The exquisitely simple extrapolation is that 90% of the birds killed at Ivanpah are never counted. Take any official count and multiply it by 10. That will adjust only for scavenger bias.
Still completely outside that count is birds that are vaporized. Or that survive long enough to fly outside the perimeter of the project. Or who survive merely long enough to fall some distance away from the tower (biologists only survey the ground near the tower; not the entire facility).
Video of “streamers”
If logic were a part of the energy equation in society, a video shown in the article would be a deathblow to every wing-toasting CSP on the planet. The video shows 14 “streamers” in nine seconds. That is 14 flying critters that were severely burned while flying through the solar flux. Several of those, I don’t know how many, are likely dragonflies or other large insects. Several are visibly birds because something continues to fall after the initial puff of smoke. Looks sort of like antiaircraft fire over Germany during World War II, except each of those puffs is a critter dying. Many of those killed were incinerated, as in completely burned up.
The point is this nine second video shows the devastation on wildlife which is baked in to the very design of concentrating solar power. Killing birds is a feature of CSP, not a bug.
Another chuckle point
Oh, Ivanpah uses a huge amount of natural gas to keep the facility working when the sun goes down and to fire up to full steam in the morning. Article says there is so much gas used that if it were burned in a conventional turbine capable of generating 392mW, the turbine could run for 20 days nonstop. Article says Ivanpah is running at a mere 30% of theoretical capacity, or about 118mW a day.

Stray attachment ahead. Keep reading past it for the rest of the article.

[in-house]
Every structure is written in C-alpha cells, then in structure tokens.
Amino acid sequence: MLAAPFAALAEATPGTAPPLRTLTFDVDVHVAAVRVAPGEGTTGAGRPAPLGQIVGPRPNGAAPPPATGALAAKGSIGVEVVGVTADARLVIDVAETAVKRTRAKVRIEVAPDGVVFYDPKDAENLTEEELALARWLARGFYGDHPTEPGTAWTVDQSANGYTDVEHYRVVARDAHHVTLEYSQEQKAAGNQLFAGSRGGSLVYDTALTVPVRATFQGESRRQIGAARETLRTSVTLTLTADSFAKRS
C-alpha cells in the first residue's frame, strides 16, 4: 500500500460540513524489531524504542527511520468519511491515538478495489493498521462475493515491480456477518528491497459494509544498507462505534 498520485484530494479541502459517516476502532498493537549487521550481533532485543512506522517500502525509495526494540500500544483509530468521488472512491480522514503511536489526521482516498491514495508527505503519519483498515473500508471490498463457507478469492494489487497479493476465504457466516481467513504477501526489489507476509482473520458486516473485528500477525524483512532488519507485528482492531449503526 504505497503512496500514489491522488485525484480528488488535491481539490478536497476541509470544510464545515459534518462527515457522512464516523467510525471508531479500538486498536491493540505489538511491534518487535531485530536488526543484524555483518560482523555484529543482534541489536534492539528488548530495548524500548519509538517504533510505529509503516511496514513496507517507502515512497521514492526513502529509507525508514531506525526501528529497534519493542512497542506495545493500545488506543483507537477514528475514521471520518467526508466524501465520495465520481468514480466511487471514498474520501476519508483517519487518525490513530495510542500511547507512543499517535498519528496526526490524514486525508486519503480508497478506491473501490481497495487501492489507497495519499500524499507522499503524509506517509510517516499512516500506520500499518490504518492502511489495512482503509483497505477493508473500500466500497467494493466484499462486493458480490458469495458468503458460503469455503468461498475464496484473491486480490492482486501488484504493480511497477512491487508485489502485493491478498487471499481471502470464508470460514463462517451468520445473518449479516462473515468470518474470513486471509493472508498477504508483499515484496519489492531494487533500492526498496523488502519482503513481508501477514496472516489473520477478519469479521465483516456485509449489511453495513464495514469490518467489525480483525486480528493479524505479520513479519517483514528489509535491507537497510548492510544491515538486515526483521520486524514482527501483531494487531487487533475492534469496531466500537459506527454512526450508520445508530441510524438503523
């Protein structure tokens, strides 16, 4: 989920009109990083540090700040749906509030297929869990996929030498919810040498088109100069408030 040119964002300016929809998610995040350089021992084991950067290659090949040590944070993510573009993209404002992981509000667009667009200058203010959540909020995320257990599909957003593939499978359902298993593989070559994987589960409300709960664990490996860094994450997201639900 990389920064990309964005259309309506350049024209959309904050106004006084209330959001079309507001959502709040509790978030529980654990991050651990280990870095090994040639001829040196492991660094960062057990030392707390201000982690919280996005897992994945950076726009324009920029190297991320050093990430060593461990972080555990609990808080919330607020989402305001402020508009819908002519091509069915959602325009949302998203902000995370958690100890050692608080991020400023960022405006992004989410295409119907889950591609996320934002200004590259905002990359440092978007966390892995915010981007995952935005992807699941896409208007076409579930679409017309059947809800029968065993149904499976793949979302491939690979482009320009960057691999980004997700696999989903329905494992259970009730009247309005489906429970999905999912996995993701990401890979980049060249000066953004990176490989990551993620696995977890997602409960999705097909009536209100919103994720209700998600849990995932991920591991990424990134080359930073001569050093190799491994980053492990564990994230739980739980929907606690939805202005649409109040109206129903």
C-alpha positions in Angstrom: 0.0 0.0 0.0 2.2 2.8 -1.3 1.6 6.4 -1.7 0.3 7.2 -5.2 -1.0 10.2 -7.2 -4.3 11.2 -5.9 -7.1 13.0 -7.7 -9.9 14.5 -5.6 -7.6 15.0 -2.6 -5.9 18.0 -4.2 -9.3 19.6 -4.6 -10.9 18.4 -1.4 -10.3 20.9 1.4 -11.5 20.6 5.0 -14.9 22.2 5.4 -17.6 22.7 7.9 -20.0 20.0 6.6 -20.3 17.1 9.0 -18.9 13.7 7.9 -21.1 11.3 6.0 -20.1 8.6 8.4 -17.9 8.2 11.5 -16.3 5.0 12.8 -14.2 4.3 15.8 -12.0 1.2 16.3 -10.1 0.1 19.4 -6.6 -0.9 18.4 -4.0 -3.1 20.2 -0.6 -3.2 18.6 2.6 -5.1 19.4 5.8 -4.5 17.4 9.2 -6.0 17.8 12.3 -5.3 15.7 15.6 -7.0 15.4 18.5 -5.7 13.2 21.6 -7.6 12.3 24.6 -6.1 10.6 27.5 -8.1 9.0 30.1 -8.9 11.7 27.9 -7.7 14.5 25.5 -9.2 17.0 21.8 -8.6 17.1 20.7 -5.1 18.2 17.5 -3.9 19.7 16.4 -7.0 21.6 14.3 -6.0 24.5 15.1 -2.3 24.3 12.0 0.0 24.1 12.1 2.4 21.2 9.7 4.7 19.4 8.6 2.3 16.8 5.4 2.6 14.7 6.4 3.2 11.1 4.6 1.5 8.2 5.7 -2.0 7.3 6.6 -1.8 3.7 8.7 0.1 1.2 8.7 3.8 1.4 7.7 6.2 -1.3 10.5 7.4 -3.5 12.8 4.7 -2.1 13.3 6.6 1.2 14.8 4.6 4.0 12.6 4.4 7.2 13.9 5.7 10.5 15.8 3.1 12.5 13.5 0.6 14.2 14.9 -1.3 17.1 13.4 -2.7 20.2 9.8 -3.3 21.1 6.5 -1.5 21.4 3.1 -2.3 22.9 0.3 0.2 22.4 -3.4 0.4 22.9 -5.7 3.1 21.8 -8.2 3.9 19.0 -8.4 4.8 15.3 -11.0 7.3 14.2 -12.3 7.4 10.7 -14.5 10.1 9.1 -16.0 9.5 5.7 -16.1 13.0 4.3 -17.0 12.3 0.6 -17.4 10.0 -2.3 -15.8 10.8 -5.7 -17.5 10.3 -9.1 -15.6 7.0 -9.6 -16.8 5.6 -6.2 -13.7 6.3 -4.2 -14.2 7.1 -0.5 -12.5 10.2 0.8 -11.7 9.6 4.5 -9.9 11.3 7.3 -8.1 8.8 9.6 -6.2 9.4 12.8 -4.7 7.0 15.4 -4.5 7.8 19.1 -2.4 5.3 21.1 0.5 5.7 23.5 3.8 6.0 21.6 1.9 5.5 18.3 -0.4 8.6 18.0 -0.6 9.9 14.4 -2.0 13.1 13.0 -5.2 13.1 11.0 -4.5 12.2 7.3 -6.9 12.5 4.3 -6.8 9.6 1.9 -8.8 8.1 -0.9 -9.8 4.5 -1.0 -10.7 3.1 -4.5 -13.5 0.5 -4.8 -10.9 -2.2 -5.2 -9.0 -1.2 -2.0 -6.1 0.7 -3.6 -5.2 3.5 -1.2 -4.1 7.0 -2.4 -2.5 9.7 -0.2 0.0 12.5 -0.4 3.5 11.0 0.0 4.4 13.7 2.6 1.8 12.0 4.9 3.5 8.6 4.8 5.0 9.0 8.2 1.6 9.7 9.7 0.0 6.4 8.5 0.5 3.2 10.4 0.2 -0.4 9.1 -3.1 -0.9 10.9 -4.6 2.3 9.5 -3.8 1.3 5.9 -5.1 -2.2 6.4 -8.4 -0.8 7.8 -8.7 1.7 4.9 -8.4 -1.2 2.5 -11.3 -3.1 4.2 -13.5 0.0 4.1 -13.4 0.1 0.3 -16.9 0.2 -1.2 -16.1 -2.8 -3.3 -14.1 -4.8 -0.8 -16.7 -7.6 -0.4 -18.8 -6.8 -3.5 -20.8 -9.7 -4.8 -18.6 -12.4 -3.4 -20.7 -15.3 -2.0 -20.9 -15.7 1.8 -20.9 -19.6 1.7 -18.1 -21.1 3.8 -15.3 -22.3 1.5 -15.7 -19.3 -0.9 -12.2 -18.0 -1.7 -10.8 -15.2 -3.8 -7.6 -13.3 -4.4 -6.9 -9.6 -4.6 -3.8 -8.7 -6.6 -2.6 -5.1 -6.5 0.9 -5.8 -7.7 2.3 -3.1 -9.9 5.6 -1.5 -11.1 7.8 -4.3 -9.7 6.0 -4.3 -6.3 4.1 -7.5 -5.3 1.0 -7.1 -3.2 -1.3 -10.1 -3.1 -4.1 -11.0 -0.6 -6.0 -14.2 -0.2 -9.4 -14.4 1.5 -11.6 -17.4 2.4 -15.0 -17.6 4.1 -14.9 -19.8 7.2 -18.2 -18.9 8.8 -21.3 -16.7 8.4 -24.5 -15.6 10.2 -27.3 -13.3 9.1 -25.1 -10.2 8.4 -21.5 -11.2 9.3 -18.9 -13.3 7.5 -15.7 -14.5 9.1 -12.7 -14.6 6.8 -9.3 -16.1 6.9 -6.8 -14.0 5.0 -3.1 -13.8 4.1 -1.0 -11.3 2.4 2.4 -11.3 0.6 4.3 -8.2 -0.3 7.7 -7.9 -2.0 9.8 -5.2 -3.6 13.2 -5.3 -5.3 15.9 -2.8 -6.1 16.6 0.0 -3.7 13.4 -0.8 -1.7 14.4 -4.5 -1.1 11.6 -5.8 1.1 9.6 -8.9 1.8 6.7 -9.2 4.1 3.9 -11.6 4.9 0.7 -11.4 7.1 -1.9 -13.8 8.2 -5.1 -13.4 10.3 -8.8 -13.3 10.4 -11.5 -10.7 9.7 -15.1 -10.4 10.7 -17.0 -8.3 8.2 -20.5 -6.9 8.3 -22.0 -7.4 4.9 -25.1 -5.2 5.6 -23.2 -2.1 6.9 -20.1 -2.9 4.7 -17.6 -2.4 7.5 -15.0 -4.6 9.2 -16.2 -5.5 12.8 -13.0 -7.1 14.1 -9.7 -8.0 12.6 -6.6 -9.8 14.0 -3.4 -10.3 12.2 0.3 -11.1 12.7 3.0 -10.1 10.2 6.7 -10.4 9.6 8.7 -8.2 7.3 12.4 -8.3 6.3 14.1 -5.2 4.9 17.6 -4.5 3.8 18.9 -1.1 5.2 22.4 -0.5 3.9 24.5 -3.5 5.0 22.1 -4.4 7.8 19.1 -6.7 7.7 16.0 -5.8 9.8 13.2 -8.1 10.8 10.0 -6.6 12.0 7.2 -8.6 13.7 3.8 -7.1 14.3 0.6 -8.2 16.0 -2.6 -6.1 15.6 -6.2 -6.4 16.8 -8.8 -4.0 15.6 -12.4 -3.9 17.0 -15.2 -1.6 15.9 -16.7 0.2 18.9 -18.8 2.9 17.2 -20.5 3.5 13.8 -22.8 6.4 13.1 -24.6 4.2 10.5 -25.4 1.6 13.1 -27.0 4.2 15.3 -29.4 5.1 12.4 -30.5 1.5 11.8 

That means the natural gas needed just to keep Ivanpah operational for the several hours of actual operation per day would be sufficient to produce 66 days of output in a conventional turbine. (392mW gas turbine x 20 days = 7,840 mW output / 118 mW average output at Ivanpah = 66 days).
If you want another laugh, 18% of the that actual output from Ivanpah is offset by the natural gas needed just to keep it functioning. Factor that into the waste calculation.
10/19/15 – The Million Dollar Way – Random Article on the Ivanpah (link doesn’t work on 2/14/15) – Post points to article at Investor’s Business Daily – Massive Solar Power Plant Emits 46,000 Tons of CO2.
The Ivanpah facility burns a lot of natural gas.
How much? Enough to emit 46,000 metric tons of CO2.
How much earth-killing emissions is that? Equal to the amount produced by a Frito Lay production plant in Bakersfield.
That is so much CO2 that Ivanpah, the crown jewel of zero-emission solar energy production, will have to participate in the California cap-and-trade program to cut down carbon emissions.
The natural gas is used to preheat the salt fluid for three hours before the sun comes up. It is also used to keep the liquid hot when the sunlight goes away due to cloud cover.